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  • Have you ever witnessed someone succumbing to madness? Going crazy? I have twice in my life. In some ways, I think it's worse than watching someone die slowly of cancer or another disease. Or at least, very like it.

    The first was my brother, Jerry. At 22, some genetic switch flipped in my brother's brain and he became paranoid schizophrenic. It was probably brought on by a combination of drug use in his teen years, the genetic component and growing up in a typically dysfunctional family such as ours. However it developed, it happened suddenly. I had gone off to college and everything seemed fine. Jerry had just gotten married to his high school sweetheart a few months earlier. He was the brother I had always known; goofy, clumsy, artistic Jerry.

    When I returned for a weekend visit later that year, it was obvious things had gone terribly wrong in his head. My mother had darkly hinted that Jerry was acting "oddly" when I arrived home for my visit. That evening, as I lay on the couch watching TV, my brother burst into the house, dragging his new wife behind him and screaming that she had appeared in Playboy. He was convinced that there were photos of her in the centerfold. His poor wife looked terrified and pleaded with us to do something, in between assuring Jerry that those photos were of someone else, not her.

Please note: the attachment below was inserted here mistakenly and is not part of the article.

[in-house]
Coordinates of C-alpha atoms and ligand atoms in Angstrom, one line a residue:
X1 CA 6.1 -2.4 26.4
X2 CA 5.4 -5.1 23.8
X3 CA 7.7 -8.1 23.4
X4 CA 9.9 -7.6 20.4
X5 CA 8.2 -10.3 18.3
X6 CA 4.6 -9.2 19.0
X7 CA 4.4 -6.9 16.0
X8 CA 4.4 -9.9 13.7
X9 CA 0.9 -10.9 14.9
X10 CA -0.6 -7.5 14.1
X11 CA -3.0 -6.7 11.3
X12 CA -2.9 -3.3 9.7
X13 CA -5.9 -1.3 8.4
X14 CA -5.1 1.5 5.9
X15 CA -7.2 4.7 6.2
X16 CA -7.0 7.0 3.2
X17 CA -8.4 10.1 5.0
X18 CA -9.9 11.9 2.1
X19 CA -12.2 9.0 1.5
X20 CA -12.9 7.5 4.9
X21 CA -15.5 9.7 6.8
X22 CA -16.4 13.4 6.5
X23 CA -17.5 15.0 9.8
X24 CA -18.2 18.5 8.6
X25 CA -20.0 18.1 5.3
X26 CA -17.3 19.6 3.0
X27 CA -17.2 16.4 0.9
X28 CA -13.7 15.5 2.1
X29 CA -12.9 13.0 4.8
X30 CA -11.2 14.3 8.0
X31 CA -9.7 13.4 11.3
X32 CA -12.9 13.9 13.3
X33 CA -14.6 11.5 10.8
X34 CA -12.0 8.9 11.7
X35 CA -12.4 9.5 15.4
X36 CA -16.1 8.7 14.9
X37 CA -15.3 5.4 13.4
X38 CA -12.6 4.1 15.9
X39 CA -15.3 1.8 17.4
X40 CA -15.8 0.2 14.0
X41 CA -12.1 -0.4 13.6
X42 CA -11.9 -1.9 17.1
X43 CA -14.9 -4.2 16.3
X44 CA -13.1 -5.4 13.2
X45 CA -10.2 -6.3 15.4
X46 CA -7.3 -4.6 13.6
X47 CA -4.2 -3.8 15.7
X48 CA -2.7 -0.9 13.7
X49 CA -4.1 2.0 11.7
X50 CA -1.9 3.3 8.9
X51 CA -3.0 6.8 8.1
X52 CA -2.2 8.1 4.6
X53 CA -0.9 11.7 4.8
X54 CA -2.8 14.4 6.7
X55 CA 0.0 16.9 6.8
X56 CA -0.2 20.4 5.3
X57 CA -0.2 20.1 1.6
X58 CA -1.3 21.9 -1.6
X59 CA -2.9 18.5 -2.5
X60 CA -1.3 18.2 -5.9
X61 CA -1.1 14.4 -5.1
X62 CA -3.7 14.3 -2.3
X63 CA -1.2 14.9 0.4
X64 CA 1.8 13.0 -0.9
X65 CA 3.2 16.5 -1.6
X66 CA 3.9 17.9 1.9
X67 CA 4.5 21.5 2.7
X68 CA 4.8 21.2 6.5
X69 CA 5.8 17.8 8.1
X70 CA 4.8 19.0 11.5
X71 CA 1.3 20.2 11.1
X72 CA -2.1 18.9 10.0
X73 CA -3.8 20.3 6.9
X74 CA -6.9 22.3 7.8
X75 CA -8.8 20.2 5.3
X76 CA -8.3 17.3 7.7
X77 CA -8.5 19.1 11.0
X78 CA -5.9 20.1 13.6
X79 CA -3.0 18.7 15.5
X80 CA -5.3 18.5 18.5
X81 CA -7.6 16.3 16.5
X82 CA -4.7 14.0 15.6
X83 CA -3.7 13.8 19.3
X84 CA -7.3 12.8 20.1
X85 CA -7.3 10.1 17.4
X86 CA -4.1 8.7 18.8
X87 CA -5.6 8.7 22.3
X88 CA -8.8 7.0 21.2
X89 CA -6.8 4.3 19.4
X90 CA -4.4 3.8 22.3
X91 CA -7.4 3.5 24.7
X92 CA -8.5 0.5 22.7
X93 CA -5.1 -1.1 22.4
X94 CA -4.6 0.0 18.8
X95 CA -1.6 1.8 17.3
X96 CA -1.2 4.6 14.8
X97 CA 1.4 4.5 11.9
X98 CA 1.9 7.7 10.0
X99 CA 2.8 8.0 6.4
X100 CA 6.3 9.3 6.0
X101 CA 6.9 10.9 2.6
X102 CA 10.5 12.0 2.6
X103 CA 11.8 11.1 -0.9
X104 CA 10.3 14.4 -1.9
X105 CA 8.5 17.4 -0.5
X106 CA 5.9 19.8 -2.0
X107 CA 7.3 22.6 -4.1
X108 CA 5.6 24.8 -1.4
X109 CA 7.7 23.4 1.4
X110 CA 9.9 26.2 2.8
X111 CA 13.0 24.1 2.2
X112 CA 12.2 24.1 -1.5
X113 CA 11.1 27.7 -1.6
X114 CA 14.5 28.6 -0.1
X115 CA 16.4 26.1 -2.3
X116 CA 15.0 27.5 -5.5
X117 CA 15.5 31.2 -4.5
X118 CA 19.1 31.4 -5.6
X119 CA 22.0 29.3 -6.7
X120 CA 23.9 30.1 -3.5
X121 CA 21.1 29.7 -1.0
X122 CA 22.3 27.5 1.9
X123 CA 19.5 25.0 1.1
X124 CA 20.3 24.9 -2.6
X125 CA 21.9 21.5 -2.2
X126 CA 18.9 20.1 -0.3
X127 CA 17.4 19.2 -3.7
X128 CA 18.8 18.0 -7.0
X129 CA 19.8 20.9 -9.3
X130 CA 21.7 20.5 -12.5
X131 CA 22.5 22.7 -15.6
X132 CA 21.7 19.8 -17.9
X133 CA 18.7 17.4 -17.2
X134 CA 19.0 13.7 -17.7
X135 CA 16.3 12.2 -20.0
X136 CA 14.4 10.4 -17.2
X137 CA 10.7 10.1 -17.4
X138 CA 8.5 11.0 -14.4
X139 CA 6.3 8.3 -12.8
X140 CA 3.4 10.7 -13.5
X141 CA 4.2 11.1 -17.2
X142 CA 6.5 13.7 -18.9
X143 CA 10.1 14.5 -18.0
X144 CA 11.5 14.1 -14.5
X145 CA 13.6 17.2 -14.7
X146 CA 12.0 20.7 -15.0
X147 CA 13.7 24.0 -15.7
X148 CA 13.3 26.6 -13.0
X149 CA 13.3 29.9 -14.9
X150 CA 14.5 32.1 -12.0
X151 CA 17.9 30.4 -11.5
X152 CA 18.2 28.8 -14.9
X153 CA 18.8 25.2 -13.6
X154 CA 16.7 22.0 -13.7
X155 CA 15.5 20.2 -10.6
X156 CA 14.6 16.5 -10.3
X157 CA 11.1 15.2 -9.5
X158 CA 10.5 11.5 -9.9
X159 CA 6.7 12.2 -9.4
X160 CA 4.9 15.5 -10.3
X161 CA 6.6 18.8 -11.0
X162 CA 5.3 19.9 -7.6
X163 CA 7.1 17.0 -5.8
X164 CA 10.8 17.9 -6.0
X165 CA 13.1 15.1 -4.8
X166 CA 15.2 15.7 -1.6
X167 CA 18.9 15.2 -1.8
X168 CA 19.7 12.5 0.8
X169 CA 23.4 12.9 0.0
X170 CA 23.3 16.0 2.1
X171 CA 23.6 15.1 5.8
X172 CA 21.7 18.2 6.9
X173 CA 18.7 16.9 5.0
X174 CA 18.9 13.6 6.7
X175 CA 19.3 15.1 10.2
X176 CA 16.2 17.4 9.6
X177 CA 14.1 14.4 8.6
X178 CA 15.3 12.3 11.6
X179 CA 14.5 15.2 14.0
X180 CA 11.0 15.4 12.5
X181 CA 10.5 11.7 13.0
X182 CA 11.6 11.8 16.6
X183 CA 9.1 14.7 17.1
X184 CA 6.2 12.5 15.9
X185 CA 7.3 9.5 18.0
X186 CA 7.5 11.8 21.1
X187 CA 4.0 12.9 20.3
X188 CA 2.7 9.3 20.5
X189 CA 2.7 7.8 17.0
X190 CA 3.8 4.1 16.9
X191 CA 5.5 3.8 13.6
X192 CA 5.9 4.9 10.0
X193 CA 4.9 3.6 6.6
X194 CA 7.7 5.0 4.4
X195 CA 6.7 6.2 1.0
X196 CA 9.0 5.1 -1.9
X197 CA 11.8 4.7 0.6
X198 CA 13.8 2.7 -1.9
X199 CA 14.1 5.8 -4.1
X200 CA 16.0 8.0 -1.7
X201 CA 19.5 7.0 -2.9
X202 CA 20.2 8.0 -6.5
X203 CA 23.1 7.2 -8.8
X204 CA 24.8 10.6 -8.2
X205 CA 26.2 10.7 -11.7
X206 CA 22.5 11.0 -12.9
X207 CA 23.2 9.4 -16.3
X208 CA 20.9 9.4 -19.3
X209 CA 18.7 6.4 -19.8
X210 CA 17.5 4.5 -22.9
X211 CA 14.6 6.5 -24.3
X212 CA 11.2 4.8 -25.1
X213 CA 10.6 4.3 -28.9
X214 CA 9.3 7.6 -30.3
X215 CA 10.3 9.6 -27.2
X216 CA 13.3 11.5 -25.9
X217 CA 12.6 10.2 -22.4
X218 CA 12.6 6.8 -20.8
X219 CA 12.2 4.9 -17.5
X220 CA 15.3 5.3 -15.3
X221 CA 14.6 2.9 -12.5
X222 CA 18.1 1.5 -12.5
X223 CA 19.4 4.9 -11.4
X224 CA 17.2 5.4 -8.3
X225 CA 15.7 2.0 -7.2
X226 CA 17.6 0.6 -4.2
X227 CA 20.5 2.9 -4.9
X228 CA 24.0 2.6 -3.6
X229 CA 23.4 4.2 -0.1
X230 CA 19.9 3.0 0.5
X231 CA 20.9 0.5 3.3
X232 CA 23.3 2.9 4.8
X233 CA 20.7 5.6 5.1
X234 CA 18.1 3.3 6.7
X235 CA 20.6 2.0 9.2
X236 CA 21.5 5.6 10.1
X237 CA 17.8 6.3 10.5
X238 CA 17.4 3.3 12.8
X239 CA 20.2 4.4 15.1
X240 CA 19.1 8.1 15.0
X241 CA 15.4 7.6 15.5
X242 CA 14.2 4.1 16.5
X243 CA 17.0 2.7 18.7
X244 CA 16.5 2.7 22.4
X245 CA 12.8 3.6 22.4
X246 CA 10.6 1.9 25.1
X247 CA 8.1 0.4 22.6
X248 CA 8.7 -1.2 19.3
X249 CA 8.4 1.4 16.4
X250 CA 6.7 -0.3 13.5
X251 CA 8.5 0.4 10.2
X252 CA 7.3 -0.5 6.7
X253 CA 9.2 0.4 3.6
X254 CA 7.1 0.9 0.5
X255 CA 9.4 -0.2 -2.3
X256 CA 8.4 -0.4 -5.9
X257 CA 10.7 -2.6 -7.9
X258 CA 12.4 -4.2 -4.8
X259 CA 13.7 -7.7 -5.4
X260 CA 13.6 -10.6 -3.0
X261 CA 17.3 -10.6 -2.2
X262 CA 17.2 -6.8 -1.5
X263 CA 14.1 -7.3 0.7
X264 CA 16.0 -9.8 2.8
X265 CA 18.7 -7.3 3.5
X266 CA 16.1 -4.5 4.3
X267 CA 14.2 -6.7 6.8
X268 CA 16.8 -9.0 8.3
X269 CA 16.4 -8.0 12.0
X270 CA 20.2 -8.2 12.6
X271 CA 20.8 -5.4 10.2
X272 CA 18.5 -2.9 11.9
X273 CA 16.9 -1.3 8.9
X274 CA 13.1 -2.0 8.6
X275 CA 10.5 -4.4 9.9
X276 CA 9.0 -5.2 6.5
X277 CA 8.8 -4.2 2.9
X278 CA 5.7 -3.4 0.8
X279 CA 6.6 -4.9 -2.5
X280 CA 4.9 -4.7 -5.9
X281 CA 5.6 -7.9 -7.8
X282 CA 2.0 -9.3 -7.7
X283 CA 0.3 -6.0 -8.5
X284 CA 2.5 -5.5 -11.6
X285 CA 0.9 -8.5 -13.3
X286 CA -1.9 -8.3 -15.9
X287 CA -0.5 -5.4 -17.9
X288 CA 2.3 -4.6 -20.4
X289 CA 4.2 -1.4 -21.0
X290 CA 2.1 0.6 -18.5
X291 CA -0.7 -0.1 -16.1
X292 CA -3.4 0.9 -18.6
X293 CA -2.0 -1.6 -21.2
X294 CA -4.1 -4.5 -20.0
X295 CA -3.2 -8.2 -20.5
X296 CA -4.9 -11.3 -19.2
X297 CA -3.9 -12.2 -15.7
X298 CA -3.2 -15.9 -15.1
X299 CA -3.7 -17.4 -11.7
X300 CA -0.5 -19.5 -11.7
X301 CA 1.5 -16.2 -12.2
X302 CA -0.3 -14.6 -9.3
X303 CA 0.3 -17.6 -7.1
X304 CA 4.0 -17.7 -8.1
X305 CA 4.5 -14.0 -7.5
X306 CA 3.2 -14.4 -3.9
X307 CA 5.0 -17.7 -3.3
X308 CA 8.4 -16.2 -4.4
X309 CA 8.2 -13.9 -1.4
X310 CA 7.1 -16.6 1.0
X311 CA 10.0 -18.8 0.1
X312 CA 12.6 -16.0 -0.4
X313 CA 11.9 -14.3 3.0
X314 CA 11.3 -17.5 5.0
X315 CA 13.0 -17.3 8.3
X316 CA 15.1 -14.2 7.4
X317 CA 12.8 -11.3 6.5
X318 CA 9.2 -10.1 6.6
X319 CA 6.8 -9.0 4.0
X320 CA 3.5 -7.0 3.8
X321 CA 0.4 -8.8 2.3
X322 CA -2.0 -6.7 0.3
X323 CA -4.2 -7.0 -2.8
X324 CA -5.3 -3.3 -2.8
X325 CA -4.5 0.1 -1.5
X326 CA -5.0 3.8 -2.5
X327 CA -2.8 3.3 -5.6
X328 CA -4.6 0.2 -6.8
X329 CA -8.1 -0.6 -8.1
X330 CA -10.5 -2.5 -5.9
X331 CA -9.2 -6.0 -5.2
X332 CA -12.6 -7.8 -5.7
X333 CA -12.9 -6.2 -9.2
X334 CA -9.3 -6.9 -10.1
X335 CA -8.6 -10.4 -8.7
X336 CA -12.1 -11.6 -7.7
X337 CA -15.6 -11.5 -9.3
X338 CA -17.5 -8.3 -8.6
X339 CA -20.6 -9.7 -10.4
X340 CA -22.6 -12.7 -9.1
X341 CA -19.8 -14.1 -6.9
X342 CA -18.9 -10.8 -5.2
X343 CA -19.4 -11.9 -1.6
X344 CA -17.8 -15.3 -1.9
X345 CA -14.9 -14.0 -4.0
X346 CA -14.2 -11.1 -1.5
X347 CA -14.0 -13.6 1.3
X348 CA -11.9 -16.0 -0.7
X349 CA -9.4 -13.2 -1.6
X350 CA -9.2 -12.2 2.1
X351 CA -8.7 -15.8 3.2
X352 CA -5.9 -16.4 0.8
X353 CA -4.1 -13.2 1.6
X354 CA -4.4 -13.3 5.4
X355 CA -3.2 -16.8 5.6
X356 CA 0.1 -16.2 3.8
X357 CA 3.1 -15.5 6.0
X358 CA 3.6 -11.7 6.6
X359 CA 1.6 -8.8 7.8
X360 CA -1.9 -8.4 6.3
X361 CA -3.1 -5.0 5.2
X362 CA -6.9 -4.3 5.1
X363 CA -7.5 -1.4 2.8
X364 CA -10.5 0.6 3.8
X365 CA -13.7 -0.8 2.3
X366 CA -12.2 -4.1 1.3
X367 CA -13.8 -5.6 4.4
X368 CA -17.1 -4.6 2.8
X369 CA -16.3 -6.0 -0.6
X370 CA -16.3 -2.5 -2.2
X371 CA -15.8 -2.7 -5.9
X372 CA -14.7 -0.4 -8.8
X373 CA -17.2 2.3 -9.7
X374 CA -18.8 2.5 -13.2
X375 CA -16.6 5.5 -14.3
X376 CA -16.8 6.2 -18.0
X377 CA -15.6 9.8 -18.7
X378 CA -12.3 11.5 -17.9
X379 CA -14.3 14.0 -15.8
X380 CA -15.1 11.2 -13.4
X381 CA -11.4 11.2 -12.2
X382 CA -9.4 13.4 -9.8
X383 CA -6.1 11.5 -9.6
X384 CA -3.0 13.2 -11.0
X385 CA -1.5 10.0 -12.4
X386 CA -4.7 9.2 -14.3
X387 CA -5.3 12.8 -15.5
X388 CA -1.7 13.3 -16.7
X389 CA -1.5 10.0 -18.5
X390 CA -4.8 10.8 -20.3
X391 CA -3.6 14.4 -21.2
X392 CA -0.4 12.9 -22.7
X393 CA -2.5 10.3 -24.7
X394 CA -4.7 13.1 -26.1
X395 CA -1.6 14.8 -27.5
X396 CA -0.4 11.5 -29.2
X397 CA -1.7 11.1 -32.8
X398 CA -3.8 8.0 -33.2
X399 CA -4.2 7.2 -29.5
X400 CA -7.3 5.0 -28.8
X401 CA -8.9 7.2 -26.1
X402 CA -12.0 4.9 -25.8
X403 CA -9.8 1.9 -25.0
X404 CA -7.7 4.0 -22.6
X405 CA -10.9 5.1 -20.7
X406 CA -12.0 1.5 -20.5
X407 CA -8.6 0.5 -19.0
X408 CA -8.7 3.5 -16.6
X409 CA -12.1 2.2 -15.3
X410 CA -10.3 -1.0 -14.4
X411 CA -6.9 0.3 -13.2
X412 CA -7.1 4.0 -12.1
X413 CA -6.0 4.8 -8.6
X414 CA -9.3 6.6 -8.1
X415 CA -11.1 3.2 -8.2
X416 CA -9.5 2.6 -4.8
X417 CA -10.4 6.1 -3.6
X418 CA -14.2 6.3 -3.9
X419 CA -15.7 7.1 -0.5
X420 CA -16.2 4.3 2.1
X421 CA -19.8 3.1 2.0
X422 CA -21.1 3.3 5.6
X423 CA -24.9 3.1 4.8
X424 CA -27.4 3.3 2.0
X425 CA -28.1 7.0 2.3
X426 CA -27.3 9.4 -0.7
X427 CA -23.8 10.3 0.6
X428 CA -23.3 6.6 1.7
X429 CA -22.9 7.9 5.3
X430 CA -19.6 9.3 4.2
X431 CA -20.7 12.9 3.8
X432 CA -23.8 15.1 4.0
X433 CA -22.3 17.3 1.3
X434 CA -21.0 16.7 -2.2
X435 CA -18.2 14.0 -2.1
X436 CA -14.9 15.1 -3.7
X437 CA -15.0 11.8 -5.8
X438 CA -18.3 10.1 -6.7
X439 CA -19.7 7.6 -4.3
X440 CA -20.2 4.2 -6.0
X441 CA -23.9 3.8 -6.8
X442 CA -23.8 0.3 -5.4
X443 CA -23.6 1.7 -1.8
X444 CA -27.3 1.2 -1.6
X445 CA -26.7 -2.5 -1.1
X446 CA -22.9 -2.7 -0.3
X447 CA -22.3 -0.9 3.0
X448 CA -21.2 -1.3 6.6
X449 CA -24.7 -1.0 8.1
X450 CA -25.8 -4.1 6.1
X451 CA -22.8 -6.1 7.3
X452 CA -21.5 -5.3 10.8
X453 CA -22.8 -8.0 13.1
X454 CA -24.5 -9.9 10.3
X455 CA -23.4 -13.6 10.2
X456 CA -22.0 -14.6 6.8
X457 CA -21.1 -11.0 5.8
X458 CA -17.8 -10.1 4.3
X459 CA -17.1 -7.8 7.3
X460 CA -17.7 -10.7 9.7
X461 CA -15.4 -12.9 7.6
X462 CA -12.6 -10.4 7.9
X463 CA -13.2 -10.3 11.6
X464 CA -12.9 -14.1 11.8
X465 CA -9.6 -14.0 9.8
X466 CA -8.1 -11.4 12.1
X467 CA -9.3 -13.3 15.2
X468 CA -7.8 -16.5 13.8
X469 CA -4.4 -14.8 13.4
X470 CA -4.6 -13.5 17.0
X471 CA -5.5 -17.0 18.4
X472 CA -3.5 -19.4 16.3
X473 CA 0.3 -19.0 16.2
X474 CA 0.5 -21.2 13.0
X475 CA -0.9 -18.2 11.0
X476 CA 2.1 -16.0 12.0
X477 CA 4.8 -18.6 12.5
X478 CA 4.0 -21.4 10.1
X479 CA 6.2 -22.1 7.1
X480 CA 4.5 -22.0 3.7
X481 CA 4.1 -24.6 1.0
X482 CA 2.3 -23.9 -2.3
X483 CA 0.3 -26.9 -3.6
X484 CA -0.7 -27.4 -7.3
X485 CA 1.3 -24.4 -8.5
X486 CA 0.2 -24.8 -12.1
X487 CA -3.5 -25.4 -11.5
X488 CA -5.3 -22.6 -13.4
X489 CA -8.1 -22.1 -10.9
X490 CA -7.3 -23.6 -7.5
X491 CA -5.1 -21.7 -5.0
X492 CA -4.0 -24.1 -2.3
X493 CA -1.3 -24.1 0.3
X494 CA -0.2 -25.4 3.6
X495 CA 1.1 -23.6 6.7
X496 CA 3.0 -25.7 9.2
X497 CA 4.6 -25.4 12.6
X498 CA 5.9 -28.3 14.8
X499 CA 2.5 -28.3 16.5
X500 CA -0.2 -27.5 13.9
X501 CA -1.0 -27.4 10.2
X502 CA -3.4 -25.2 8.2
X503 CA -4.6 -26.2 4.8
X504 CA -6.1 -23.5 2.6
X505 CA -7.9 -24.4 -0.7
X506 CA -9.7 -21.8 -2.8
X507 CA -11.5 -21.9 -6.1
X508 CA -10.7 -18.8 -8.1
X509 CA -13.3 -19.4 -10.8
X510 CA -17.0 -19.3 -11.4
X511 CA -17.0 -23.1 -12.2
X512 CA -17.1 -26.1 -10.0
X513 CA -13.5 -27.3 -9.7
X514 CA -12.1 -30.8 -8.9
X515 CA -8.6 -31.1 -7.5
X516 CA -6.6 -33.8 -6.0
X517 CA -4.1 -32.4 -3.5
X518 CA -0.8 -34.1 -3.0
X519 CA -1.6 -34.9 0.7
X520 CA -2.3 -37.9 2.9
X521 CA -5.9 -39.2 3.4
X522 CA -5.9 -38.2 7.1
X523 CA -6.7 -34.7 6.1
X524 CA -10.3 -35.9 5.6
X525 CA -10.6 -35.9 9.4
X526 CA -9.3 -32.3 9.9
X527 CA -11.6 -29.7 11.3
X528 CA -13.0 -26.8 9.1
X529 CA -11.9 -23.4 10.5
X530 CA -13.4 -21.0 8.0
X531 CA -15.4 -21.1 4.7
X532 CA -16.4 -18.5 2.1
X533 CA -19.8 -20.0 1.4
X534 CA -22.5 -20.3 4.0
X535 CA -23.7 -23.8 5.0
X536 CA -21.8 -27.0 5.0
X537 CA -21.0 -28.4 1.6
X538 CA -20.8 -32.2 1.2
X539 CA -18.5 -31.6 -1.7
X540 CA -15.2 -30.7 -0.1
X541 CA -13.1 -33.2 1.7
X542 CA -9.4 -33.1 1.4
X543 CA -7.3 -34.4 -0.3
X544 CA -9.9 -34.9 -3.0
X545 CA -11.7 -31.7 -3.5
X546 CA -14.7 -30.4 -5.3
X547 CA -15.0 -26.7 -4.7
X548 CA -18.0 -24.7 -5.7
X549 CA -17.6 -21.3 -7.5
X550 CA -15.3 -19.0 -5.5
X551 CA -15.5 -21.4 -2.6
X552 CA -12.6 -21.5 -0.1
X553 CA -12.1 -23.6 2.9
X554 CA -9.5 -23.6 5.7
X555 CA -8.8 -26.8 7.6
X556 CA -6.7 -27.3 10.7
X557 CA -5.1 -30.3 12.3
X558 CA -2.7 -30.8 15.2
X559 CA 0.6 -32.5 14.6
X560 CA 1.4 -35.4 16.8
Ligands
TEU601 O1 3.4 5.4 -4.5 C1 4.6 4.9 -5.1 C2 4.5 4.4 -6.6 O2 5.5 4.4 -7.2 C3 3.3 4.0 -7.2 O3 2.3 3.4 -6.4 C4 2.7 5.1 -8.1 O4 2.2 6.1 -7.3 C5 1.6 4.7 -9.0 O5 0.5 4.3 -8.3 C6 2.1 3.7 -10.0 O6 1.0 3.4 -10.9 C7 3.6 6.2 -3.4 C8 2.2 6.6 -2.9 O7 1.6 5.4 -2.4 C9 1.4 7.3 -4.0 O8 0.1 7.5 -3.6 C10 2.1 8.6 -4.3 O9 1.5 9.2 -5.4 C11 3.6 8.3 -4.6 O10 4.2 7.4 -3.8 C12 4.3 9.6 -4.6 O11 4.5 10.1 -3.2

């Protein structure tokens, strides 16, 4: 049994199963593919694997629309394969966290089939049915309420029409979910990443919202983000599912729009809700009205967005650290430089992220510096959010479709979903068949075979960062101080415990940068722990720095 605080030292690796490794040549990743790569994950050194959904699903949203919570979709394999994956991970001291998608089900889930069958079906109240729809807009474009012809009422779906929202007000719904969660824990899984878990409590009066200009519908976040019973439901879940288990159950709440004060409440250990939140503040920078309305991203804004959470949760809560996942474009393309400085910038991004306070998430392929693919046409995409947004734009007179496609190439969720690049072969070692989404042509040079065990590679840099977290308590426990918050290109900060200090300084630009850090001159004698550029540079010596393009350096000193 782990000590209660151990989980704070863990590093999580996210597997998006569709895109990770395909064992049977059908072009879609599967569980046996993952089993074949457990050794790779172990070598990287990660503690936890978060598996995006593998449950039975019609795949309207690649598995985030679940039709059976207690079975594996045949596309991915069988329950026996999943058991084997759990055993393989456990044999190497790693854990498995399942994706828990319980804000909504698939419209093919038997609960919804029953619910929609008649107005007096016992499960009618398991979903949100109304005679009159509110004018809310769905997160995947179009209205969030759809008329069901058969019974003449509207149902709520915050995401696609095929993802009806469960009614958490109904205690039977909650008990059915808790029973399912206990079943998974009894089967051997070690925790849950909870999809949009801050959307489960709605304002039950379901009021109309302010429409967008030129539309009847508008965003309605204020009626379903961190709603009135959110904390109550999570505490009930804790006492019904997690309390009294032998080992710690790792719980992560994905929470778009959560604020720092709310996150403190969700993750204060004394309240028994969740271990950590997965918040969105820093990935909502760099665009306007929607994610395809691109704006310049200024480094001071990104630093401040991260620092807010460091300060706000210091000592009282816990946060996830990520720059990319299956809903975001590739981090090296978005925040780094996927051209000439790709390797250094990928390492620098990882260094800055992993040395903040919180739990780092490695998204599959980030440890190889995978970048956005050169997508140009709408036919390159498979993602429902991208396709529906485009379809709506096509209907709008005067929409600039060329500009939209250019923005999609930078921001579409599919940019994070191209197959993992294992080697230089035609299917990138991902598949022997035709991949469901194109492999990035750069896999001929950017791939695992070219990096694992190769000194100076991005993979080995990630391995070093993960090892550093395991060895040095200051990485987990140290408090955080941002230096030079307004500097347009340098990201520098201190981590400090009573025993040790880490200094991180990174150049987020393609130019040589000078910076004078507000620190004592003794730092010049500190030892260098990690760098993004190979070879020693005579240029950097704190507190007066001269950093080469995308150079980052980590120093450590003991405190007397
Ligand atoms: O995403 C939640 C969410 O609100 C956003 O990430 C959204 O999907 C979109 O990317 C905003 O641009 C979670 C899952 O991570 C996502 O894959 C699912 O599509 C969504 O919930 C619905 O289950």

He was never the same after that. The brother I had grown up with was gone, replaced by this new person. There were still flashes of the Jerry I had known, but mostly, it was someone using his voice, talking about things that made no sense. His wife left him barely six months after they had gotten married. I don't think anyone could blame her.

    Over the years, he got treatment and after several unsuccessful tries, a medication was found that helped him control the schizophrenia. But the sibling of my childhood never fully returned to us.

    In his place was a man who would ramble on at times then catch himself and apologize for sounding "crazy." He was a good man. Kind to his many pets, friendly, well-liked by the others in his various therapy groups, with many friends. He was funny and liked to tell me jokes. He treated my mother, who would come to his apartment to help him shop and do his laundry, with love and respect. He learned to make a life for himself despite the illness in his mind. I grew to love him even more than I had loved his earlier self. I believe his illness and his learning to deal with it gave him a depth of character that he had been lacking as a teen and young adult.

    At 44, on 12th Night--Jan. 6th, ten years ago, he choked to death while eating. He lived alone and there was no one around to help him dislodge the food in his airway.

    I can still hear his voice when I think of him. I still miss him.
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